The pact signals a formal tightening of links that may spark Pakistani concern that India is increasingly competing for leverage in Afghanistan.
Pakistan wants wide say in any peace settlement in Afghanistan. Analysts say Pakistan maintains ties with Afghan militants in a bid to counter India's growing influence there. Pakistan denies this.
Janjua did not express any alarm over Karzai's pact with India, but she suggested it could create more regional instability.
"The most important thing that we would like to underscore is that within the context of any relationship, the fundamental principle of ensuring stability in the region must be taken into full account," she said.
Pakistan has long feared a hostile India over its eastern border and a pro-India Afghanistan on its western border.
(Reporting by Augustine Anthony; Editing by Michael Georgy and Robert Birsel)

Where Steve Jobs Ranks Among the Greats

He was indisputably a titan of the digital era. But how does Steve Jobs stack up against the greatest business leaders in American history?
We won't really know for years, of course, since nobody's sure where technology will lead or what his company, Apple, may still achieve. But Steve Jobs was clearly a visionary who changed much about the way people use technology. His death from pancreatic cancer at just 56 feels like a national loss. And he's one of the few people in any field who can plausibly be compared with America's greatest innovators. So it doesn't seem too early to try.
Here's my methodology: Instead of measuring the amount of wealth created, I'm more interested in the impact that innovators have had on life in America, on how they improved living standards, advanced the nation's competitiveness and created opportunity for others. By that measure, Steve Jobs, for all his accomplishments, is up against a pantheon of epic overachievers.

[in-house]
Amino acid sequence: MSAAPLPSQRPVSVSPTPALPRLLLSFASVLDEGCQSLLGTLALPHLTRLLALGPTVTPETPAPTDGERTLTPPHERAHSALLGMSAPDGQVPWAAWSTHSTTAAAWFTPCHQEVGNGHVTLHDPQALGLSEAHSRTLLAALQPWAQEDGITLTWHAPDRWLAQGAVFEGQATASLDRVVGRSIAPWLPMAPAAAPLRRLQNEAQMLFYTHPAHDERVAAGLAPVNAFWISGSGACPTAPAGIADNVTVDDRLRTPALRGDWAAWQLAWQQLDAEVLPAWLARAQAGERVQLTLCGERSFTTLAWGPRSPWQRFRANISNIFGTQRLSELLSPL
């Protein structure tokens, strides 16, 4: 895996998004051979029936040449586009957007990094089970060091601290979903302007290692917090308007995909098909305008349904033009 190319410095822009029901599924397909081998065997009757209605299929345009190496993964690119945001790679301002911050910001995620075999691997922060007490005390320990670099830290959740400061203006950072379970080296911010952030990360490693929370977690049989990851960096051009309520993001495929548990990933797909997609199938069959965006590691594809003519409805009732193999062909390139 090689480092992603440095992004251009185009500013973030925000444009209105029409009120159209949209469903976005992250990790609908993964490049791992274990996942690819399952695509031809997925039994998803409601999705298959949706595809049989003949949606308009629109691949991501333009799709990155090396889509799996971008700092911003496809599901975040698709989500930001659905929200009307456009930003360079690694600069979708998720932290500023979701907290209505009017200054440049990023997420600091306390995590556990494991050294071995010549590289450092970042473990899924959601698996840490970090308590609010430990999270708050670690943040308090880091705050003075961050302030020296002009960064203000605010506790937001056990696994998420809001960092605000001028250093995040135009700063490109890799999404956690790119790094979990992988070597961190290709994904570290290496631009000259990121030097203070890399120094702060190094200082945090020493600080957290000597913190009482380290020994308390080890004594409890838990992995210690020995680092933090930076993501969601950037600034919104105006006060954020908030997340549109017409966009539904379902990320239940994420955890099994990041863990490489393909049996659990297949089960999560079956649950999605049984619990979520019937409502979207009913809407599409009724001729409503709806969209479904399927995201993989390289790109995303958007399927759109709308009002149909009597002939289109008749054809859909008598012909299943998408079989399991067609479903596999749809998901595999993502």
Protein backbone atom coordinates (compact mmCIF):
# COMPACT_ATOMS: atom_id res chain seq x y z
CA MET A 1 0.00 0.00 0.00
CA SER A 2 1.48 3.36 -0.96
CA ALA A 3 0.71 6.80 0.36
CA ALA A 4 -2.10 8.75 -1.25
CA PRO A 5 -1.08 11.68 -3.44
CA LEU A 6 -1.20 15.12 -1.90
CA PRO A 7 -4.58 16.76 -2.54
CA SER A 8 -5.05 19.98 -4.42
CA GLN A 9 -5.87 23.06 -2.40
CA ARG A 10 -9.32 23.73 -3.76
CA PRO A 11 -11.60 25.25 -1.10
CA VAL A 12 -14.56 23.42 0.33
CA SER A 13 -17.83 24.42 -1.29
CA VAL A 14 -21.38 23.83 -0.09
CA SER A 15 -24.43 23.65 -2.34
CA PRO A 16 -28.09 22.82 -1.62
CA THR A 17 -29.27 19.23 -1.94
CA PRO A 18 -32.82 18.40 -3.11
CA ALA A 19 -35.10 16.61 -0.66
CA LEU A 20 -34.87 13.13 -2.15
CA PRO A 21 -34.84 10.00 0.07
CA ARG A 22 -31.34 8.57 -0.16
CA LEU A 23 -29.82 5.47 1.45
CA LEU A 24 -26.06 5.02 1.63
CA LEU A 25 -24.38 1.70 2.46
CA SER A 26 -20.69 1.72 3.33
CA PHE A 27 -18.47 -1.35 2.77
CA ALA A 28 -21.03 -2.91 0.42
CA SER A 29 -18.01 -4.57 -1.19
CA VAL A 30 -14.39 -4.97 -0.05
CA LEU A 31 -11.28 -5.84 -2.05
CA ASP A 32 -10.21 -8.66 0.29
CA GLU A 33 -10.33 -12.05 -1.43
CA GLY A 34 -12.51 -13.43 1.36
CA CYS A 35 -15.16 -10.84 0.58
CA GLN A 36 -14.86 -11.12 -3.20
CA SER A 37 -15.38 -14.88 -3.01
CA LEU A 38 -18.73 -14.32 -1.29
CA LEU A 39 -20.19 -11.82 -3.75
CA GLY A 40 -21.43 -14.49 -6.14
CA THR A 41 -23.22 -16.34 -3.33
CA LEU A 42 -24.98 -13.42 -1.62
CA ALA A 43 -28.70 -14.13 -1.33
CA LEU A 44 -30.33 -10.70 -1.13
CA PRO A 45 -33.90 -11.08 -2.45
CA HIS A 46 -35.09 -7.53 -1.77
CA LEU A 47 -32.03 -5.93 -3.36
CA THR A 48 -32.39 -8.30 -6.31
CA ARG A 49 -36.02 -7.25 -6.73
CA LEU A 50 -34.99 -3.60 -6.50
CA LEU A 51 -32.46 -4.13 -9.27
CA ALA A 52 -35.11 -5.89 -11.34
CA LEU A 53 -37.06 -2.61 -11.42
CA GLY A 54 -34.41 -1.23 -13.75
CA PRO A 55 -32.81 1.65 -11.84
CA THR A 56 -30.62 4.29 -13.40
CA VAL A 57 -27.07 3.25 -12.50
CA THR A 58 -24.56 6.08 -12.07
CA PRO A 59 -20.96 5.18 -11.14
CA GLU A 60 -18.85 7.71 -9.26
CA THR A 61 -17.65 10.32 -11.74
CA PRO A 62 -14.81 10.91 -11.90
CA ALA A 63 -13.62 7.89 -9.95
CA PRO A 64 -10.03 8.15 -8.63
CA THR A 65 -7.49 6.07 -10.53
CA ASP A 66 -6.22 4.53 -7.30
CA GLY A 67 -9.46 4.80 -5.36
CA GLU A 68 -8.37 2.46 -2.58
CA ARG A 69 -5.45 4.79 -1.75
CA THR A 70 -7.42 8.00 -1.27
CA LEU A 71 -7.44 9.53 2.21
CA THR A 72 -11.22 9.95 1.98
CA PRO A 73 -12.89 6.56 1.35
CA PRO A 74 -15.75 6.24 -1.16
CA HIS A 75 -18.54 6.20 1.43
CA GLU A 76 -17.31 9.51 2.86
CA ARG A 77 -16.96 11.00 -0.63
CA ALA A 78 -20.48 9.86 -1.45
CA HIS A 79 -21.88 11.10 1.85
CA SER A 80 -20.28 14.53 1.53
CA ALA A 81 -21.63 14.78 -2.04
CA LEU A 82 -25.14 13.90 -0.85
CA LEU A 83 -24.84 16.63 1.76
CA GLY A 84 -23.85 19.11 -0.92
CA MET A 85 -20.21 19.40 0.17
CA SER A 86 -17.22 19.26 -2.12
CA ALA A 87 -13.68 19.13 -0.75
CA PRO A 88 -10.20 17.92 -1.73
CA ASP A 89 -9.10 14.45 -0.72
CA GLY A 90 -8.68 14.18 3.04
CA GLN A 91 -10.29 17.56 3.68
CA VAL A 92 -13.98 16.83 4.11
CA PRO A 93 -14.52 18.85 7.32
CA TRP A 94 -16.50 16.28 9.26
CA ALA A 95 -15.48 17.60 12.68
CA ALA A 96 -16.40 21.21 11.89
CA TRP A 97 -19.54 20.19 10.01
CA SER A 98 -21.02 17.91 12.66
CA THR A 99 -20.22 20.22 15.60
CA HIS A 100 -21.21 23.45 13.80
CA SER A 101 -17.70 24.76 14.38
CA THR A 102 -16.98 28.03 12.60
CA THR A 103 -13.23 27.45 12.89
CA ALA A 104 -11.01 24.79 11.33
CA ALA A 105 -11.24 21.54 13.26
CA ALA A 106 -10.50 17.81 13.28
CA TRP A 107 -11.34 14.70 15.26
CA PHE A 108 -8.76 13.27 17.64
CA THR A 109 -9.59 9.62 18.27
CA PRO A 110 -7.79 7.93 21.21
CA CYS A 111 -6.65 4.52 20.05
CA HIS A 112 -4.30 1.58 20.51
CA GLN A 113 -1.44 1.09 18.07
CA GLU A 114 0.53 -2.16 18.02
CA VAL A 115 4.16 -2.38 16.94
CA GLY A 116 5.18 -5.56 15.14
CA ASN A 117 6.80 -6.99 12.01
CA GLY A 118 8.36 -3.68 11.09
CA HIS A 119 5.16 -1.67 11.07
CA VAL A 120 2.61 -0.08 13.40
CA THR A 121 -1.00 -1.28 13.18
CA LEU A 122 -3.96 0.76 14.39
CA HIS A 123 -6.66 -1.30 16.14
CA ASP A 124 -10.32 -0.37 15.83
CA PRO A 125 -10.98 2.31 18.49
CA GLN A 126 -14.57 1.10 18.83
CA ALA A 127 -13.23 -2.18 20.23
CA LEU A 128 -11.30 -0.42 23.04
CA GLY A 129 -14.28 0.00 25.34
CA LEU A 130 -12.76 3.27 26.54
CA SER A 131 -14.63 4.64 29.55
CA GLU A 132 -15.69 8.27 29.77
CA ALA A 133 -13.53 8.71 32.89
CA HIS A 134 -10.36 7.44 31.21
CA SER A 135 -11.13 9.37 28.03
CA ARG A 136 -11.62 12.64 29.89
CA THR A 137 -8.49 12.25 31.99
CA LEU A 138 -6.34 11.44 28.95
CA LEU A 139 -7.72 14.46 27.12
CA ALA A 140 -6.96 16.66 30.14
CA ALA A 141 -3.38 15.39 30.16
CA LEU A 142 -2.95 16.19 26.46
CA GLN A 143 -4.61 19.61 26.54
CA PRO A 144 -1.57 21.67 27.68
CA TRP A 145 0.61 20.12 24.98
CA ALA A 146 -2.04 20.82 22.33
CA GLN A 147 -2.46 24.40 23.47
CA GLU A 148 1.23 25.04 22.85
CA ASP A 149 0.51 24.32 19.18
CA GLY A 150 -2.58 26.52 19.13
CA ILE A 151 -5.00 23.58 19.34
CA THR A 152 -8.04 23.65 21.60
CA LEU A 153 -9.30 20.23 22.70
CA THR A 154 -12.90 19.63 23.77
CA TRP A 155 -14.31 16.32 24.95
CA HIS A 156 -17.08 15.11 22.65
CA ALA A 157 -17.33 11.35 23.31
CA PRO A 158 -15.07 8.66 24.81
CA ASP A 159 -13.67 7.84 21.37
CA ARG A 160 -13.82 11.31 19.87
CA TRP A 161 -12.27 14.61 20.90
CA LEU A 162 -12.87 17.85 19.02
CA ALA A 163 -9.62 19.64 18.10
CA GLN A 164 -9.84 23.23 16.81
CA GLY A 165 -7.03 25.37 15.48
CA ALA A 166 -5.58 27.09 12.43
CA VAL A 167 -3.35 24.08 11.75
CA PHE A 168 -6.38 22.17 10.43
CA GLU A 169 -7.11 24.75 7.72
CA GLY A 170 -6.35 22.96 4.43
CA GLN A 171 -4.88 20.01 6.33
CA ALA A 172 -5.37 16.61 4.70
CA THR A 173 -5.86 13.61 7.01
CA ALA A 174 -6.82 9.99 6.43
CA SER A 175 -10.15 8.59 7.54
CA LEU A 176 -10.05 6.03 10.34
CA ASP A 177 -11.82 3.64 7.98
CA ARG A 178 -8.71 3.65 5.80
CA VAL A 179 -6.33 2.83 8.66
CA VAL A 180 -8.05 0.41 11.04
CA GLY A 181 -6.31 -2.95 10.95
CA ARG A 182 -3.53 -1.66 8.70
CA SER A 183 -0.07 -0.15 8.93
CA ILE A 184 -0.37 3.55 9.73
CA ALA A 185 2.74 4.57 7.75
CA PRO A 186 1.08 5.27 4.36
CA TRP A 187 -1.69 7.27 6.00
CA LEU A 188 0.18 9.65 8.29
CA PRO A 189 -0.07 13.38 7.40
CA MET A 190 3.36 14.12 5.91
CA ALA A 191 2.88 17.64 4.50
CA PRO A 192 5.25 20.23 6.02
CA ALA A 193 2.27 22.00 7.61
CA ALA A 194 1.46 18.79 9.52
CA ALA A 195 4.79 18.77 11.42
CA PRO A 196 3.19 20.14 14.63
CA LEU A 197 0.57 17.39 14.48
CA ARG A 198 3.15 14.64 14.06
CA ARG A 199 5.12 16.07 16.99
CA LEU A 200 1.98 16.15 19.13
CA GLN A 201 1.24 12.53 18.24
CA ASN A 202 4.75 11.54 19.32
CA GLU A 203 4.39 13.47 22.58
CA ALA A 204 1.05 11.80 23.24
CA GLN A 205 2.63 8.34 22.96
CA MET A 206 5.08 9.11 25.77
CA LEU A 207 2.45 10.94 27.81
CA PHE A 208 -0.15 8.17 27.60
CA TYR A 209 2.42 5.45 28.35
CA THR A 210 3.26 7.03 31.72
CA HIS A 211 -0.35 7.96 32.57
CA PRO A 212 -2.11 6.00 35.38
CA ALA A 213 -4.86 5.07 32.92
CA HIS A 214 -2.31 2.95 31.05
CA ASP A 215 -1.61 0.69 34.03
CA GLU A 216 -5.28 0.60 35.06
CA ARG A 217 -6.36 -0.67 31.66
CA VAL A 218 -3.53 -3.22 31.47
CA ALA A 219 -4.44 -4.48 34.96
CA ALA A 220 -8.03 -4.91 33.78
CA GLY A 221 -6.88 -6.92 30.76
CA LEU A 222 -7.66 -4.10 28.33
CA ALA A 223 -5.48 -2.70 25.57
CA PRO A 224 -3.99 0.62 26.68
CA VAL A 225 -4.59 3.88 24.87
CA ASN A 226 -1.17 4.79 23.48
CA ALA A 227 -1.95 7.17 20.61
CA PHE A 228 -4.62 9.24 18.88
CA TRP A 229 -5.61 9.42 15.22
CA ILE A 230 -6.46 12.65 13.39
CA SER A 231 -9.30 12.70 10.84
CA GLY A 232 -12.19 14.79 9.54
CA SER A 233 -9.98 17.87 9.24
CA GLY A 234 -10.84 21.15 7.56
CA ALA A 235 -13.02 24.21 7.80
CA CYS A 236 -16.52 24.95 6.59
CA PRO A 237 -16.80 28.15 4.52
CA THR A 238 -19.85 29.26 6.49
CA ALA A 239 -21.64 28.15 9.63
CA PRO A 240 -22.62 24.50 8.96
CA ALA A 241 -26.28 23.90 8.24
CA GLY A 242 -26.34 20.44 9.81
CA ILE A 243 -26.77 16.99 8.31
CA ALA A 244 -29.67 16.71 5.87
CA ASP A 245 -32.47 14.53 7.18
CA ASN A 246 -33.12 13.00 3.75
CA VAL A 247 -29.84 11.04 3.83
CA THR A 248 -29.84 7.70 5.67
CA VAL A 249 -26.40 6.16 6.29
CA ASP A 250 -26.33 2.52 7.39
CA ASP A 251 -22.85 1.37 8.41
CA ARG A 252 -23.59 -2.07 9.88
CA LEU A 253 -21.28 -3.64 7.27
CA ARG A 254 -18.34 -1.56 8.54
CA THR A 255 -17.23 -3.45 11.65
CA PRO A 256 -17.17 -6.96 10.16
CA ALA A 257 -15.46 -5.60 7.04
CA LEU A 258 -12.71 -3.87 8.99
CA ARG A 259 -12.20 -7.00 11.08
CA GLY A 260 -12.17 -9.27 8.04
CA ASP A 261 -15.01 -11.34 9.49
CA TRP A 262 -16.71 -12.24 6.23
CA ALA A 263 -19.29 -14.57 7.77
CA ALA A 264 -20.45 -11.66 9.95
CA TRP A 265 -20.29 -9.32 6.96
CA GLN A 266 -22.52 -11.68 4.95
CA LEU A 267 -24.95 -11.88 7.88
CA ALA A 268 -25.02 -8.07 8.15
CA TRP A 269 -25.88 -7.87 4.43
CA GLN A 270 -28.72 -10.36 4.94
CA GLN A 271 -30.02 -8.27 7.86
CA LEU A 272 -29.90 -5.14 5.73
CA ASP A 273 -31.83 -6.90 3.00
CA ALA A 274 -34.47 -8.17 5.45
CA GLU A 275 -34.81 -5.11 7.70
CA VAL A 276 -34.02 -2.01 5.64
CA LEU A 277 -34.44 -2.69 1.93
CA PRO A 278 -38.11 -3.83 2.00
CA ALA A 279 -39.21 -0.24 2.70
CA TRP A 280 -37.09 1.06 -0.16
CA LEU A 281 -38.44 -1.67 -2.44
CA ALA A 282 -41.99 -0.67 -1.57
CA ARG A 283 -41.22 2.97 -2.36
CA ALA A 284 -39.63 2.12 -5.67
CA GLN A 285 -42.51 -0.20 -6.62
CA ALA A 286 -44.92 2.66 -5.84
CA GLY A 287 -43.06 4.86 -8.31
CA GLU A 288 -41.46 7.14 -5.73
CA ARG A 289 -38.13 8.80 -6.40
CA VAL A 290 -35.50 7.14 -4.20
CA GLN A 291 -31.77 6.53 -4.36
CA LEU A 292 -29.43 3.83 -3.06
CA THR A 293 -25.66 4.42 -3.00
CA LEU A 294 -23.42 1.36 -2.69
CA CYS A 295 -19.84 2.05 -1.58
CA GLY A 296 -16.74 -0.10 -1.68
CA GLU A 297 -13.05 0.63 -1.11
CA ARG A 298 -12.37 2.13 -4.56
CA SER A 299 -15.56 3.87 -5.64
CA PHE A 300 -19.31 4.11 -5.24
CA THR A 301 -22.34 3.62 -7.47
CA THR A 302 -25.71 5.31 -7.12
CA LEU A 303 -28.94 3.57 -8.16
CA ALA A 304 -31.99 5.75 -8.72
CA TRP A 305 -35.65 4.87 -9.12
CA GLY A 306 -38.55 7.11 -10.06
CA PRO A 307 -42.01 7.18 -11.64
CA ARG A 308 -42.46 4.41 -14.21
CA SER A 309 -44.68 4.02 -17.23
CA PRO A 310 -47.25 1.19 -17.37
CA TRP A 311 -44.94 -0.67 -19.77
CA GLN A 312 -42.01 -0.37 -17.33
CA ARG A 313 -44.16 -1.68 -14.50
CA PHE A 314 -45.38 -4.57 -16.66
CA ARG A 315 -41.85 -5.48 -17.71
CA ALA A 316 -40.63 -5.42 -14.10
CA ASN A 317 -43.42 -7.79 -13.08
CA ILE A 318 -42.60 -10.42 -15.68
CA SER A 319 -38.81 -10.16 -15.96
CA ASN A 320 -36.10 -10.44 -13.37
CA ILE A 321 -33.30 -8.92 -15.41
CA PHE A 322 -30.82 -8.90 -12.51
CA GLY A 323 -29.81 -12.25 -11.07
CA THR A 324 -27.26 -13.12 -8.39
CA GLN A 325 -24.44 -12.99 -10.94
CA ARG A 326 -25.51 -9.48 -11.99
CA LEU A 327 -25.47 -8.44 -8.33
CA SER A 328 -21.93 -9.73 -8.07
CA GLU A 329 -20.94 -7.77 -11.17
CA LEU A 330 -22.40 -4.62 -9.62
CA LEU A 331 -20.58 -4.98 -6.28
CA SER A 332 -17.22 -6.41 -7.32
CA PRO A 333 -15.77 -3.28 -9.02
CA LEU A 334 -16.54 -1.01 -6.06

Back in the 1700s, Benjamin Franklin, the quintessential American, helped form the ethos of the middle class--which he called "the middling people, the farmers, shopkeepers and tradesmen"--while serving as the conscience of the upstart nation through his publications, crafty diplomacy and deft political touch. Alexander Hamilton--who like Jobs, died young, at the age of 49--helped create the financial system that turned the United States from a banana republic into a stable nation global investors would be comfortable doing business with.
During the Industrial Revolution, pioneers like John D. Rockefeller and Andrew Carnegie helped the United States become one of the world's mightiest economies--one that overtook Europe in the production of vital new materials like oil and steel. By the late 1800s, Thomas Edison developed an electric-lighting system that literally turned darkness to light and ushered in sweeping second- and third-order changes, from the improvement of working conditions in factories everywhere to safer homes no longer lit by candles. Edison also found time to invent the phonograph, the movie projector, and many other things, including a key modification to Alexander Graham Bell's telephone that remained part of the basic design until the 1980s.